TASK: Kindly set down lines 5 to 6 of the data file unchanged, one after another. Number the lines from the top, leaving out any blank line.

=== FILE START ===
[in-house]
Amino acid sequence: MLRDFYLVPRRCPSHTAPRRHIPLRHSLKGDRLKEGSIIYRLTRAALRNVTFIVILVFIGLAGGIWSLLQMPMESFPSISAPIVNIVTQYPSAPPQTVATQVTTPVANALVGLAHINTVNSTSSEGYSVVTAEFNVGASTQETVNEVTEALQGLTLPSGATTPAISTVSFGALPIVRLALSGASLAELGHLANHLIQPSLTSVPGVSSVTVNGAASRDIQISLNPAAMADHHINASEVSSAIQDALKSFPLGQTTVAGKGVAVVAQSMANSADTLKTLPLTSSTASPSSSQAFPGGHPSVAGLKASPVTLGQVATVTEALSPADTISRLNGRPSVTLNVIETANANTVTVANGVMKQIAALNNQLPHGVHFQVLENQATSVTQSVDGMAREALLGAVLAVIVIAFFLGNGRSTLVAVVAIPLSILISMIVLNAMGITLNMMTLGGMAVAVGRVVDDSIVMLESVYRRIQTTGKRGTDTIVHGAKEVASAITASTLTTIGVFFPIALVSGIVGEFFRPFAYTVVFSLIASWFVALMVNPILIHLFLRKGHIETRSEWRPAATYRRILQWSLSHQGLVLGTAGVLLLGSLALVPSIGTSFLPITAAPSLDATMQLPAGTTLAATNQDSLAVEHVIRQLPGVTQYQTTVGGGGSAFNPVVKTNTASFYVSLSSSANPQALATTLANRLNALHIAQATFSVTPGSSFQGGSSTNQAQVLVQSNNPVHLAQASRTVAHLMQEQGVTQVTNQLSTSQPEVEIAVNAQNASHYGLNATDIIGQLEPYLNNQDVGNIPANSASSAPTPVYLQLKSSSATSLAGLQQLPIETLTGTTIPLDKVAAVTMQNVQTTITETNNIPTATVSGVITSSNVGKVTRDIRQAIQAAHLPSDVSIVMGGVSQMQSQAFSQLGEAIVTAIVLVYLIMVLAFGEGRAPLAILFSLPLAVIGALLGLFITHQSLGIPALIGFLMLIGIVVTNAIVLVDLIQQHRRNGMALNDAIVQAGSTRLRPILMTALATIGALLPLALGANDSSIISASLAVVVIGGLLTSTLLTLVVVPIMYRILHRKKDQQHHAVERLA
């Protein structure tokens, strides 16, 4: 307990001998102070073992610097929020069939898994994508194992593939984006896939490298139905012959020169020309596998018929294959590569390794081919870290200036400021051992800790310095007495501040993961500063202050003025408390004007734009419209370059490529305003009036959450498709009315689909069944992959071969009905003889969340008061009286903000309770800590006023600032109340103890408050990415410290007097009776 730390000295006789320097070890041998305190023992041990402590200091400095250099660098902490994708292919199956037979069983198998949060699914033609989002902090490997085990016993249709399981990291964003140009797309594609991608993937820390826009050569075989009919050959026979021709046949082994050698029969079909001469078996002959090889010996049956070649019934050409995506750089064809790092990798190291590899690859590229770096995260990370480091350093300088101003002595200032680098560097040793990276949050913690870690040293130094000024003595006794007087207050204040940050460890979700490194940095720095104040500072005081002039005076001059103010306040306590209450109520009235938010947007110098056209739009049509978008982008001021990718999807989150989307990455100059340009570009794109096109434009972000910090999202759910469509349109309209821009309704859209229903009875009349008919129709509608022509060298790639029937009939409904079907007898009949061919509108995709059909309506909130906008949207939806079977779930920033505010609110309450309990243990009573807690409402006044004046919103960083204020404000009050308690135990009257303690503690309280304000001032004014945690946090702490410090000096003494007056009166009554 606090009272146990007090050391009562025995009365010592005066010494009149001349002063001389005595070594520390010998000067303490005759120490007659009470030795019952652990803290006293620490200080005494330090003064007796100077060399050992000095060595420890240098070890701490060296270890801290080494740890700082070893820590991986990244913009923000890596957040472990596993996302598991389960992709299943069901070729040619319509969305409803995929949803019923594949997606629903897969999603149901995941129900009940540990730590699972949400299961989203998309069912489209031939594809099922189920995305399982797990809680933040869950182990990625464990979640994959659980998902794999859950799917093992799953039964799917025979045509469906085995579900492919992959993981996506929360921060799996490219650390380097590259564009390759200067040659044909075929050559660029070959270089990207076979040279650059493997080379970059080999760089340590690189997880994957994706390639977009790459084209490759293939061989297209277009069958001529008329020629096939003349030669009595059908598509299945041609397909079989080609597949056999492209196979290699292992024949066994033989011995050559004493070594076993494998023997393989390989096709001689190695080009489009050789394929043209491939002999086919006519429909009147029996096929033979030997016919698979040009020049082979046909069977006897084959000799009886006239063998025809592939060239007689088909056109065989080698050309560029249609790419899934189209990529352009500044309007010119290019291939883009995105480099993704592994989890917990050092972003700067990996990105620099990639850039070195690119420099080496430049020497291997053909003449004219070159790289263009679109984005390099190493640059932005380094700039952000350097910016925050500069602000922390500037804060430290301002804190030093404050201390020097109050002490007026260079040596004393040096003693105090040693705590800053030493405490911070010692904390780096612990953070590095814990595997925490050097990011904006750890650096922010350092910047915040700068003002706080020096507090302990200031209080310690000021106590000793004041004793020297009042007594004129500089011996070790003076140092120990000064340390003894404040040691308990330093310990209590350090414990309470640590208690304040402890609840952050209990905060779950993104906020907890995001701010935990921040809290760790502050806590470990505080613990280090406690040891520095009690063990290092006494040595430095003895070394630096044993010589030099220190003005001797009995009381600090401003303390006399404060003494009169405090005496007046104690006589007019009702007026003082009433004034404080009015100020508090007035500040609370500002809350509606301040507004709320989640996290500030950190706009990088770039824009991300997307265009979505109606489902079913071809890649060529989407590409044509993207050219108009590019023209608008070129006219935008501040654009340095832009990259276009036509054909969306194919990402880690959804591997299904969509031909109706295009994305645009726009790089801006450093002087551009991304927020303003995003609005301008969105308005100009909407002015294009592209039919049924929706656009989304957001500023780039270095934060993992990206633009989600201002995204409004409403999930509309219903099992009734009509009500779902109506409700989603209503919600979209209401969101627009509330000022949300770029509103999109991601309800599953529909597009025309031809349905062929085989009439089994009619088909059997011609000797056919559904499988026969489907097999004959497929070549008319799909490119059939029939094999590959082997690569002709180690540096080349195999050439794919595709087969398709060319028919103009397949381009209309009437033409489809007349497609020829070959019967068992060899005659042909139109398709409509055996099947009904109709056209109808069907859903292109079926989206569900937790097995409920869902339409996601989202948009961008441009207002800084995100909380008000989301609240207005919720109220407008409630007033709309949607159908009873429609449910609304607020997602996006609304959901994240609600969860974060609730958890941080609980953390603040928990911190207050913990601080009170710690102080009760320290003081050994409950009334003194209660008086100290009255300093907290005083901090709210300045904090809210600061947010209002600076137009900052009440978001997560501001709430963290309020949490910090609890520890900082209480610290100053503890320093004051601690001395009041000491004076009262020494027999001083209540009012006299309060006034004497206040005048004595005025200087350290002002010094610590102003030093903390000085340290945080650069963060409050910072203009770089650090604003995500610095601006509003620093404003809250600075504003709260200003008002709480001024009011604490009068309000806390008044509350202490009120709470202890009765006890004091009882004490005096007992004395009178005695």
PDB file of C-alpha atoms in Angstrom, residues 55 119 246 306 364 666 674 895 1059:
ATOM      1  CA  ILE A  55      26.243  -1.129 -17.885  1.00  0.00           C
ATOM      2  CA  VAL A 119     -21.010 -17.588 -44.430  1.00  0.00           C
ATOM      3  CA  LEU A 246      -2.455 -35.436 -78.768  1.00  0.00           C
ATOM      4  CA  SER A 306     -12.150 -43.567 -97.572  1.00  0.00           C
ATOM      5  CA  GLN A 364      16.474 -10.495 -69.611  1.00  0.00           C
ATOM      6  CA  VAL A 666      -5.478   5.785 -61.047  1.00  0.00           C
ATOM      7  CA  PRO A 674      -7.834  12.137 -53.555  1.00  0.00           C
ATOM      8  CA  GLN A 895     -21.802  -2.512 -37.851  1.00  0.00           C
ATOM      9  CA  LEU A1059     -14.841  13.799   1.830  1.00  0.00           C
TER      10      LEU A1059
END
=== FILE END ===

ATOM      1  CA  ILE A  55      26.243  -1.129 -17.885  1.00  0.00           C
ATOM      2  CA  VAL A 119     -21.010 -17.588 -44.430  1.00  0.00           C